What product type means to your customers
At the core of every transaction is the concept that the buyer has a need and the seller has a matching solution. Sometimes a buyer knows exactly what product will solve their problem and tells you that they want a pair of "Oboz Men's Wind River II size 11". Other times they know generally what they want and they'll ask for a pair of "brown waterproof backpacking moisture-wicking boots". And sometimes they only have a general idea about wanting "waterproof boots for hiking".
A big difference between e-commerce and brick-and-mortar retail is how to communicate to each kind of buyer that you have the right product to meet their needs when you can't observe if they look lost, ask them questions to find out their priorities, make sure they understand the information you have provided about the product, or let them try it out to see if it does what they want it to. That's why is it crucial to provide a product title that communicates as effectively as possible. Remember, confused people don't buy.
The heart of the title is the product type. The product type is what the product is and what the product does to solve the buyer's need.
Let's look at the title for the product that meets the needs of 3 example buyers above: "Oboz Men's Wind River II BDry Backpacking Boot".
The product type is "Backpacking Boot" because it is a boot and it meets the needs of backpackers.
The single most important word in the title is "boot". Without this base of the product type, the title "Oboz Men's Wind River II BDry Backpacking" would be confusing for the second buyer, and completely alienate the third buyer. In this case we would say that product type is effectively missing from the title.
The second most important word in the title is "backpacking". The title "Oboz Men's Wind River II BDry Boot" would not provide information that both the second and third buyers are looking for since they are looking to find a pair of boots that is good for backpacking/hiking. For the title still says what the product is but leaves out what it does, so we would say that the product type is incomplete and needing improvement.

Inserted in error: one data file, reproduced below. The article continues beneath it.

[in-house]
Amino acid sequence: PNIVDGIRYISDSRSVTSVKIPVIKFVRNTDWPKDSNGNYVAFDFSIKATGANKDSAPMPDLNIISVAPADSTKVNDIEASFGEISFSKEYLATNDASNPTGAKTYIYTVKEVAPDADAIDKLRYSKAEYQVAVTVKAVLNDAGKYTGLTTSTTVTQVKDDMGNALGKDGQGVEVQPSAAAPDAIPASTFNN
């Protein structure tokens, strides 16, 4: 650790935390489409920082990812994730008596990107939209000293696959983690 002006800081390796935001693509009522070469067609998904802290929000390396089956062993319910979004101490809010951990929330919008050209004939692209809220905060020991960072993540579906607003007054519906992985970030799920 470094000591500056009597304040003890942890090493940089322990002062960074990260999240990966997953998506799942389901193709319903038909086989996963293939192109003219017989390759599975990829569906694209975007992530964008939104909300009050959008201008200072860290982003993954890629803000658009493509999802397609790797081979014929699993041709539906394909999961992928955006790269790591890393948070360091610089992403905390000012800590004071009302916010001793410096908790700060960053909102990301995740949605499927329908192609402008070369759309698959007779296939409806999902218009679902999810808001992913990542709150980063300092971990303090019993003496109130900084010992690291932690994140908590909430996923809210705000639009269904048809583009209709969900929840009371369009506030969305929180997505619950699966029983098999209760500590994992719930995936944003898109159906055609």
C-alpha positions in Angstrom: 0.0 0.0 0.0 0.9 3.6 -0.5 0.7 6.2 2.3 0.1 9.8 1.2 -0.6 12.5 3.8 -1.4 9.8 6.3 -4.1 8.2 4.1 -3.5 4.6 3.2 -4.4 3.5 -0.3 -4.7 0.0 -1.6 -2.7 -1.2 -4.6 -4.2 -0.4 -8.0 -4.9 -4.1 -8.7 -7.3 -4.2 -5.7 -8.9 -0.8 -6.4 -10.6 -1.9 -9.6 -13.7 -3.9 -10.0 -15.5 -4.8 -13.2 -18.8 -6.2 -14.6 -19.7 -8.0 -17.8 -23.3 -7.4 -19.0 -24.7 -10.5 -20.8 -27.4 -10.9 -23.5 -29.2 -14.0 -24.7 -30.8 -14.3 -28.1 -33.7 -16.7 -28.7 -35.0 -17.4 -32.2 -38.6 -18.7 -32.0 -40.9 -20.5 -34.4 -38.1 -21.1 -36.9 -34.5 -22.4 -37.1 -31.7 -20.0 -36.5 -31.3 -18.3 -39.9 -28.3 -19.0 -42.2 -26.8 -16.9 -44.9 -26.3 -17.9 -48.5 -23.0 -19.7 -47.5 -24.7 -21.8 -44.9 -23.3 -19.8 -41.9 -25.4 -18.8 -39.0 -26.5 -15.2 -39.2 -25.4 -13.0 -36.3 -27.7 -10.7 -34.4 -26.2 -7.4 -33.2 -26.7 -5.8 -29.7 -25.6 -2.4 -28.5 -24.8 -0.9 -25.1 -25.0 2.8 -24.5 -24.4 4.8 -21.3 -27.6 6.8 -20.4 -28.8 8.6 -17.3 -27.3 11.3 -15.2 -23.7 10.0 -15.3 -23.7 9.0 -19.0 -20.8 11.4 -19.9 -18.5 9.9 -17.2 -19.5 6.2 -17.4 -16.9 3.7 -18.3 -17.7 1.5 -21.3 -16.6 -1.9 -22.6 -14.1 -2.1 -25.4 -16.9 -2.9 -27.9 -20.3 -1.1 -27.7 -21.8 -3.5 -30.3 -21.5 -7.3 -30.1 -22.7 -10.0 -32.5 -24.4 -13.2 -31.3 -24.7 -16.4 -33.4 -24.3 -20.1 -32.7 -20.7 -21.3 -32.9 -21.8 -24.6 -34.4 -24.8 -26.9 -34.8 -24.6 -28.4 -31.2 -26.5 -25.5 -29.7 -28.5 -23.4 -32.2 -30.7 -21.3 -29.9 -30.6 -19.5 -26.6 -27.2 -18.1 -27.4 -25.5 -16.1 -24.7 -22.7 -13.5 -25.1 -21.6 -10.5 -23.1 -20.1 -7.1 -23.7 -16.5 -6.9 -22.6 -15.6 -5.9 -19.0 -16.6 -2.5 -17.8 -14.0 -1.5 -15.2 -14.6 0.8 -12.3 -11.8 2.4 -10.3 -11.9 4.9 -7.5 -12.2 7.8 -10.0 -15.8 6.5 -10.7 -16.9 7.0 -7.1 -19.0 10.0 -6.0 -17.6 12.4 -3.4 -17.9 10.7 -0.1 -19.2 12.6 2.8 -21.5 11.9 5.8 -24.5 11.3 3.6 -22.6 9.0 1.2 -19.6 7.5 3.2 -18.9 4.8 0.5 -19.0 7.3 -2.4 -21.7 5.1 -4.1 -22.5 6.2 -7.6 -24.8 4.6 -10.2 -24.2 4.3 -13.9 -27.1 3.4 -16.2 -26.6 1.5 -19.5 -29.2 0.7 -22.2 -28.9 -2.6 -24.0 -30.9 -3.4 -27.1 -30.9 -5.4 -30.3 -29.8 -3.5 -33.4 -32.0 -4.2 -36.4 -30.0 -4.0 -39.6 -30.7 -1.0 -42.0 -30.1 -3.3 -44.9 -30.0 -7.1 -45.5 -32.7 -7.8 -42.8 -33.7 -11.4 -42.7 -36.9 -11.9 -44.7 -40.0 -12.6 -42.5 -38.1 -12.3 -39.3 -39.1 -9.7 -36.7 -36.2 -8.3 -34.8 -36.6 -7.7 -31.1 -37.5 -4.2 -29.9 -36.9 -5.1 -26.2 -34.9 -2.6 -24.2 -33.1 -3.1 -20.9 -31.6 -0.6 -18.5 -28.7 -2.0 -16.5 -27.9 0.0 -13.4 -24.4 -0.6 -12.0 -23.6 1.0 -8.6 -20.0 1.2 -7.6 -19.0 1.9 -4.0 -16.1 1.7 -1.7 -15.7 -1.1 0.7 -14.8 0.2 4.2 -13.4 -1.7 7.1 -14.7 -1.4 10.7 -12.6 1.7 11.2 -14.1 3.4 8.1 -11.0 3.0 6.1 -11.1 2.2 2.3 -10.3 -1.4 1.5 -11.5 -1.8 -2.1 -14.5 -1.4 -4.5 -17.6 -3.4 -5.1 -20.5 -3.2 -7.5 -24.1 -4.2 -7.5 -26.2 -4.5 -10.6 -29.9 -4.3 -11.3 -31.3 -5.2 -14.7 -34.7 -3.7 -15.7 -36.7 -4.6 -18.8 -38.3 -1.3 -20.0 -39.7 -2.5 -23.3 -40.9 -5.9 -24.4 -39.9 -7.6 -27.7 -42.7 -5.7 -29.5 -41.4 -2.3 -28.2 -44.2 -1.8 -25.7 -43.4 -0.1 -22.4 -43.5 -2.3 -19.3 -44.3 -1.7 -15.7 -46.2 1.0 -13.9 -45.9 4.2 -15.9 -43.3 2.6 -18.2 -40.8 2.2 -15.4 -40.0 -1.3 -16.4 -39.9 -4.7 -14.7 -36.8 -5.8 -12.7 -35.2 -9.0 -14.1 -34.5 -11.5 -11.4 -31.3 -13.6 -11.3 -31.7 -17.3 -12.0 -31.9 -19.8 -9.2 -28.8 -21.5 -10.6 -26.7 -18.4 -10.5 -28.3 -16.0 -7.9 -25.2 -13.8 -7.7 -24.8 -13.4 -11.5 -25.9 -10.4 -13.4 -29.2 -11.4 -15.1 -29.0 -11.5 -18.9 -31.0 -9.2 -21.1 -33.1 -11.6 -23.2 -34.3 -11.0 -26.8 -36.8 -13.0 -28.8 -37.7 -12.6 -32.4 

Everything else in the title is attributes. Attributes are the aspects of a product that communicate quality, fit, features, value, etc. They can be explicit values like "Men's", or they be implied the way that including a known brand suggests high quality and good value.
Why product type matters
Adding/improving product type in titles can have a significant impact on the PPC performance of a product in a Google shopping campaign in Adwords, increasing impressions and clicks while decreasing cost-per-click. This is because you are communicating more effectively with each type of buyer, and because Google can better understand what your product is and display it more effectively to the people who want it.
We have a free product title performance grader that will automatically tell you have many of your titles have no detectable product type (and show some examples from your data). We will soon include a report of titles that have incomplete/unclear product types as well.
How product types relate to category
Often, a product type is either used as the last node in a taxonomy, or is slightly more specific than the last node. These examples are from the google product taxonomy.
Apparel & Accessories > Shoe Accessories > Boot Liners
In this case, "boot liners" is a product type
Apparel & Accessories > Shoes
Shoes is not a product type because it is too vague. "Pumps", "Hiking Boots", "Athletic Shoes", "Running Shoes", would all be product types inside this category
How we automatically detect product types
We have a number of tools to discover product types in titles and descriptions.
- The simplest tool is a library of over 85K words/phrases of product types we've seen before.
- Another tool takes known base product types like "shoes" or generic words like "kit" and looks for specific phrases that might be product types.
- A third tool looks for certain phrases in product descriptions like "this ____ has a", and can suggest that the word/phrase in the middle might be a product type.
- A fourth tool looks in product titles within specific categories for phrases that are very close in meaning to each other (using word vector technology) and to the last node of the taxonomy and can suggest them as product type.
- And I'm currently building a fifth tool that looks for phrases that are relatively specific to one product category, but appear across multiple brands that might potentially be product types.